Kerr, Rynearson & Kerr (2004) cite teacher hesitancy to incorporate virtual labs into their teaching practices as being a hindrance to the progression of the methodology. Virtual labs are designed for the masses and specific student needs can go unnoticed more easily in a virtual environment because there is no real proximity to a trained educator (Najjar, 2008). When compared to a lesson which takes place in a traditional laboratory setting, timely feedback to help students master their abilities is lacking in a virtual lab environment (Jara et al., 2009). Often times, students need prior face to face training before they can successfully complete a virtual lab because the real live setting provides learning opportunities not achievable in a virtual world, particularly when it comes to environmental studies (Ramasundaram, Grunwald, Mangeot, Comerford & Bliss, 2005). Toth, Ludvico & Morrow (2012) discovered that students saw live, hands-on labs as having more value than virtual labs, even questioning why one would chose a simulated environment when access to a live, traditional lab is readily available.
In certain cases where highly complex subject matters meet with particularly complicated virtual labs, it is necessary to employ two instructors- one as the subject matter expert and the other as the technology expert (Prieto-Blazquez, Herrera-Joancomarti & Guerrero-Roldán, 2009). Technical difficulties associated with the computer software can hinder student learning experiences, leaving them unable to explore learning concepts because of problems with the programming; a problem that would not be faced in a traditional laboratory setting (Tejedor, Martínez & Vidaurre, 2008).
Skill development is an important component of education and because virtual laboratories operate under ideal settings, students are deprived of the chance to observe experimental error that often occurs in real life experiments and therefore are deprived of the opportunity to use their critical thinking skills to determine the reason that the error occurred (Chen, 2010). To become a truly literate student, one must develop interpersonal skills to successfully navigate social environments that will be encounter throughout life and virtual labs cannot hone these skills as effectively as participation in an authentic laboratory setting (Zumbach, Schmitt, Reimann & Starkloff, 2006).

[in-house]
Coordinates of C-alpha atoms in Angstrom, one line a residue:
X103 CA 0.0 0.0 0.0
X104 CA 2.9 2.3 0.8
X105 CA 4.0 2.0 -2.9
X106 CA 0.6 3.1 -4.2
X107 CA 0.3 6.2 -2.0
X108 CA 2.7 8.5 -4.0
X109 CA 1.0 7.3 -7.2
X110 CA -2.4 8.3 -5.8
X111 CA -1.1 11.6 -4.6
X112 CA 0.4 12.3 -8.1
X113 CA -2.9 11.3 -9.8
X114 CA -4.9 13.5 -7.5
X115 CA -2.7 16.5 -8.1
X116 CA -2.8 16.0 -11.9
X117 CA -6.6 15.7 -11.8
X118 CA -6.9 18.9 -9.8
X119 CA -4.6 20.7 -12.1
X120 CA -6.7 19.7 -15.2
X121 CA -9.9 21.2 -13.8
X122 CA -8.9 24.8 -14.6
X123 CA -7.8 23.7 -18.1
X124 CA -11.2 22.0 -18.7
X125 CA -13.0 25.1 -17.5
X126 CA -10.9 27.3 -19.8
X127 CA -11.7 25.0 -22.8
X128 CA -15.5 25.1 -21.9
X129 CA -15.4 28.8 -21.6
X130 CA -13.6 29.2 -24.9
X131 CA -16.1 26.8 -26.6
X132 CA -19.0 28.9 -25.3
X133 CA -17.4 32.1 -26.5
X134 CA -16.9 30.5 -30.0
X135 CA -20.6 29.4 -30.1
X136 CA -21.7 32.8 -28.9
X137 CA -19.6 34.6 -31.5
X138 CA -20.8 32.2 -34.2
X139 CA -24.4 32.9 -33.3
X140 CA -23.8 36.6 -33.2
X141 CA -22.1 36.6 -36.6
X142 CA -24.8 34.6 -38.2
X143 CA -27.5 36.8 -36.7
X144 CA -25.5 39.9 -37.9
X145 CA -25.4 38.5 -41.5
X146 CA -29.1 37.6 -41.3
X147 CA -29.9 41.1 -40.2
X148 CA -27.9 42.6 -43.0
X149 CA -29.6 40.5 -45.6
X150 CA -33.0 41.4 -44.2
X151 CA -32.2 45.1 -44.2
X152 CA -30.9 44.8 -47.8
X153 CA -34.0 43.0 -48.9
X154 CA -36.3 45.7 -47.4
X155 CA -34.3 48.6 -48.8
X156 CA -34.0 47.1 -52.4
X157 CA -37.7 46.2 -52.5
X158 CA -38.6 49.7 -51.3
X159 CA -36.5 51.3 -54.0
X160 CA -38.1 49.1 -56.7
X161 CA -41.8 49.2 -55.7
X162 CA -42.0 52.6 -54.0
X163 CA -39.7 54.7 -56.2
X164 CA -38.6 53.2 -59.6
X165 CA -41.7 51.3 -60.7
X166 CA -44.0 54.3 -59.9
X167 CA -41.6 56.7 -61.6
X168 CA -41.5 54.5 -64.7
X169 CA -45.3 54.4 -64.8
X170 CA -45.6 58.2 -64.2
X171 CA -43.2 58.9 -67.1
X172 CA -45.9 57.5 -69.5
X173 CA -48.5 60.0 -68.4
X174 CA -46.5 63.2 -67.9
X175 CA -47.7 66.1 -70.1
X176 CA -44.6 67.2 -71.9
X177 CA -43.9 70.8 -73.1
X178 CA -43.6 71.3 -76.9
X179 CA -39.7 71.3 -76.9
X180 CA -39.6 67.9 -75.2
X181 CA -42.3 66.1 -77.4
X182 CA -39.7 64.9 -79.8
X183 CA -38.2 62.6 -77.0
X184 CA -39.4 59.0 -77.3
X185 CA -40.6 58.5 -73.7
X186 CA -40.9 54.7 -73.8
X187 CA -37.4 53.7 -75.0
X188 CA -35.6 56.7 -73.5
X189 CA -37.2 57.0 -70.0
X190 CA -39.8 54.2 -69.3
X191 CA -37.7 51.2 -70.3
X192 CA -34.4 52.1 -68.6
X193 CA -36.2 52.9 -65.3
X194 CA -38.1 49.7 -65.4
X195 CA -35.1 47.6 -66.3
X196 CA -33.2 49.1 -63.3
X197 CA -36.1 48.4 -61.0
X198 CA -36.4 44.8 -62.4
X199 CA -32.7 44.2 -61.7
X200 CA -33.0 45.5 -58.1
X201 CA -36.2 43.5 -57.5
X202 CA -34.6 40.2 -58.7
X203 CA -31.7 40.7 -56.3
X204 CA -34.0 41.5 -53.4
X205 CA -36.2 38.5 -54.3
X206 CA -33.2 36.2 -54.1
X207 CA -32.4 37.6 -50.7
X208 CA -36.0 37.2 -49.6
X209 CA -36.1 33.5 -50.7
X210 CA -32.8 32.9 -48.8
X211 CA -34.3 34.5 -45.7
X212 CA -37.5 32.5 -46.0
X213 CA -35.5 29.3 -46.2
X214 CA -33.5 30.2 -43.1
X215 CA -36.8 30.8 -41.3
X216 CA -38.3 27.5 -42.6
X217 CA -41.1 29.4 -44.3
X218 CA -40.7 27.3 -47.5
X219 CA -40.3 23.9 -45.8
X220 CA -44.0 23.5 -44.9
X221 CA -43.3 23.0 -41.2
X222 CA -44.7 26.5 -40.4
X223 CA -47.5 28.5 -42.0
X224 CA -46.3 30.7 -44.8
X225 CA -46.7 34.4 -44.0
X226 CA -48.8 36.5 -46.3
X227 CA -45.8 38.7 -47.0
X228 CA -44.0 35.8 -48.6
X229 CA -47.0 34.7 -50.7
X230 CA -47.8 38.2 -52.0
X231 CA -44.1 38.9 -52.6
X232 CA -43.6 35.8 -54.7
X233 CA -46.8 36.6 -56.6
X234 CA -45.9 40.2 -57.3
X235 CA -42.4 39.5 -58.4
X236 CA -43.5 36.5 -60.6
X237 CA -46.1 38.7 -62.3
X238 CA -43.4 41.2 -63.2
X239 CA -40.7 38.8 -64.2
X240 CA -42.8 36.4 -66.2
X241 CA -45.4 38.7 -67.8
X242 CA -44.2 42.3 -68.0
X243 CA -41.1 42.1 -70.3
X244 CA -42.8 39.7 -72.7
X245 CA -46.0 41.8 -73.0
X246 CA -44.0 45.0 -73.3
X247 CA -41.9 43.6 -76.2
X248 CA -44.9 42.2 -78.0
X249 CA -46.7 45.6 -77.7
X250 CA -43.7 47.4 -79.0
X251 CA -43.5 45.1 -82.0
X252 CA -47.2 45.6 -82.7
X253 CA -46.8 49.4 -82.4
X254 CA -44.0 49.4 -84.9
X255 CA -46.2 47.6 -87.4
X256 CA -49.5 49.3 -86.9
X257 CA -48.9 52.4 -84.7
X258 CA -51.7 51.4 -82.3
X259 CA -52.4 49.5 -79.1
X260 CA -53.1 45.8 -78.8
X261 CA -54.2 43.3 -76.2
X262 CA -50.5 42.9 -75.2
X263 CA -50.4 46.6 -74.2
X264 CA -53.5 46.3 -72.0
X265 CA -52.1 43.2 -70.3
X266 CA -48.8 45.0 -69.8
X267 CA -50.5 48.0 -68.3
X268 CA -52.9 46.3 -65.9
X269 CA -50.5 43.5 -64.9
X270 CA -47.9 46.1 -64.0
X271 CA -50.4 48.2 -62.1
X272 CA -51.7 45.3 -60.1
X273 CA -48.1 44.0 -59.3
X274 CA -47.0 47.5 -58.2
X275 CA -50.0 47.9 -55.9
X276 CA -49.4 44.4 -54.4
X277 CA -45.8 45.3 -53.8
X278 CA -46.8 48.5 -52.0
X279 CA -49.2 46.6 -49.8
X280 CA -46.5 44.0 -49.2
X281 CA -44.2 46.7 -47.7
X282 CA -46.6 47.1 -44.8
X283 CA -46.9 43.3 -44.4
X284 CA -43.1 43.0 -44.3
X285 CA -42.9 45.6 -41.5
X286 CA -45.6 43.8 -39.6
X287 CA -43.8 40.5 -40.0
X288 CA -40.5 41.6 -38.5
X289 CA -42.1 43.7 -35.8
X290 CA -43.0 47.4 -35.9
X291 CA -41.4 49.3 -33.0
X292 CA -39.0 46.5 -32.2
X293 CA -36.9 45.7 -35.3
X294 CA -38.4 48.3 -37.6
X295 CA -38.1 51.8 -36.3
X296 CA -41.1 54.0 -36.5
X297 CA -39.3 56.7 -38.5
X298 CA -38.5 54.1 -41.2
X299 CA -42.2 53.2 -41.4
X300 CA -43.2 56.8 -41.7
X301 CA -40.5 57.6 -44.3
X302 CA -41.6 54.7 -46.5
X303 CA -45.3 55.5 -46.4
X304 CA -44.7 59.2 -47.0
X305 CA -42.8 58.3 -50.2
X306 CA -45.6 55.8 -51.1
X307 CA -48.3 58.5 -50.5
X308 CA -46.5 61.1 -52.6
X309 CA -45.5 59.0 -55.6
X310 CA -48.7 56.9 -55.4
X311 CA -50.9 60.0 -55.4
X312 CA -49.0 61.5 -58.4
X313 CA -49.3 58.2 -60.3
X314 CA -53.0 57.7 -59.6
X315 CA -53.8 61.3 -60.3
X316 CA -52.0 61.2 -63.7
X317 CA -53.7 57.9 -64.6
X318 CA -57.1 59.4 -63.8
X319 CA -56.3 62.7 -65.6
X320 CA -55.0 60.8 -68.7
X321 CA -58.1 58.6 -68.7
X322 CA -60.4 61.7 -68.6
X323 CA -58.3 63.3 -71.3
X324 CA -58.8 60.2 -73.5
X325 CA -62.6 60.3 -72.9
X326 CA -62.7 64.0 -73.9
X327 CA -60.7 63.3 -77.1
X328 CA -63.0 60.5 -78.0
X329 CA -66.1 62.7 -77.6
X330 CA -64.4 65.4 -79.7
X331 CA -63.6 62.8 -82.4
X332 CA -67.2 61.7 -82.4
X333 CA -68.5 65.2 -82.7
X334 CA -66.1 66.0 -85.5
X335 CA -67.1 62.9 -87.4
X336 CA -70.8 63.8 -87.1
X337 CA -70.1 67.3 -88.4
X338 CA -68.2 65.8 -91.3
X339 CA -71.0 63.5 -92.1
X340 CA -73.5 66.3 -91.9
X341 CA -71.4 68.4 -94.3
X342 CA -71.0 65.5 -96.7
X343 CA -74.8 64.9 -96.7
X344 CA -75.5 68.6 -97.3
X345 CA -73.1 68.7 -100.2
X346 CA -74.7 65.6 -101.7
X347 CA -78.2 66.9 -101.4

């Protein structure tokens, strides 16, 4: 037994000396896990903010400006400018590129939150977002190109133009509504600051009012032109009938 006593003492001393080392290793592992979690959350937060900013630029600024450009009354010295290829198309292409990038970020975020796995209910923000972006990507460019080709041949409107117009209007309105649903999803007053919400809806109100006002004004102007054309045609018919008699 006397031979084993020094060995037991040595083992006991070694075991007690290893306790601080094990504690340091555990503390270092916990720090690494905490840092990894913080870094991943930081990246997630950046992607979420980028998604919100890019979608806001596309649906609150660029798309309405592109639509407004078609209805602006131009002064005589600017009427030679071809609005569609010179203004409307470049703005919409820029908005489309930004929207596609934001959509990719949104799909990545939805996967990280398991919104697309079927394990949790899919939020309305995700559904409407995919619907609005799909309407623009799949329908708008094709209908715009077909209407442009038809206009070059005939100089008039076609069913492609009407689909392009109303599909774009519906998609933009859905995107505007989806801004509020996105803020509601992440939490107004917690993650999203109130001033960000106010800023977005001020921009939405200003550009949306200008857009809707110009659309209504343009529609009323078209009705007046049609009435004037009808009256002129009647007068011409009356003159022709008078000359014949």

6 Works Cited
Chen, S. (2010). The view of scientific inquiry conveyed by simulation-based virtual laboratories. Computers & Education, 55(3), 1123-1130.
Dalgarno, B., Bishop, A. G., Adlong, W., & Bedgood Jr, D. R. (2009). Effectiveness of a virtual laboratory as a preparatory resource for distance education chemistry students. Computers & Education, 53(3), 853-865.
Jara, C. A., Candelas, F. A., Torres, F., Dormido, S., Esquembre, F., & Reinoso, O. (2009). Real-time collaboration of virtual laboratories through the Internet. Computers & Education, 52(1), 126-140.
Kerr, M. S., Rynearson, K., & Kerr, M. C. (2004). Innovative educational practice: Using virtual labs in the secondary classroom. The Journal of Educators Online, 1(1), 1-9.
Li-Chiou, C., & Tao, L. (2012). Teaching web security using portable virtual labs. Journal of Educational Technology & Society, 15(4), 39. Najjar, M. (2008). On scaffolding adaptive teaching prompts within virtual labs. International Journal of Distance Education Technologies, 6(2), 35-54.
Prieto-Blazquez, J., Herrera-Joancomarti, J. & Guerrero-Roldán, A.E. (2009). A virtual laboratory sStructure for developing programming labs. International Journal of Emerging Technologies in Learning, 4 (2009), 47-52.
Ramasundaram, V., Grunwald, S., Mangeot, A., Comerford, N. B., & Bliss, C. M. (2005). Development of an environmental virtual field laboratory. Computers & Education, 45(1), 21-34.
Singh, G. (2012). Computer simulations of quantum theory of hydrogen atom for natural science education students in a virtual lab. Journal of Educational Technology Systems, 40(3), 273-286.
Stuckey-Mickell, T. A., & Stuckey-Danner, B. D. (2007). Virtual labs in the online biology course: Student perceptions of effectiveness and usability. Journal of Online Learning and Teaching, 3(2), 105-111.
Tatli, Z., & Ayas, A. (2013). Effect of a virtual chemistry laboratory on students' achievement. Journal of Educational Technology & Society, 16(1), 159-n/a.
Tejedor, J. A. G., Martínez, G. M., & Vidaurre, C. B. (2008). An online virtual laboratory of electricity. International Journal of Distance Education Technologies, 6(2), 21-34.
Toth, E.E., Ludvico, L.R., & Morrow, B.L. (2012). Blended inquiry with hands-on and virtual laboratories: The role of perceptual features during knowledge construction. Interactive Learning Environments, 20, 1–17.
Tüysüz, C. (2010). The effect of the virtual laboratory on students' achievement and attitude in chemistry. International Online Journal of Educational Sciences, 2(1), 37-53.
Zumbach, J., Schmitt, S., Reimann, P., & Starkloff, P. (2006). Learning life sciences: Design and development of a virtual molecular biology learning lab. The Journal of Computers in Mathematics and Science Teaching, 25(3), 281-300.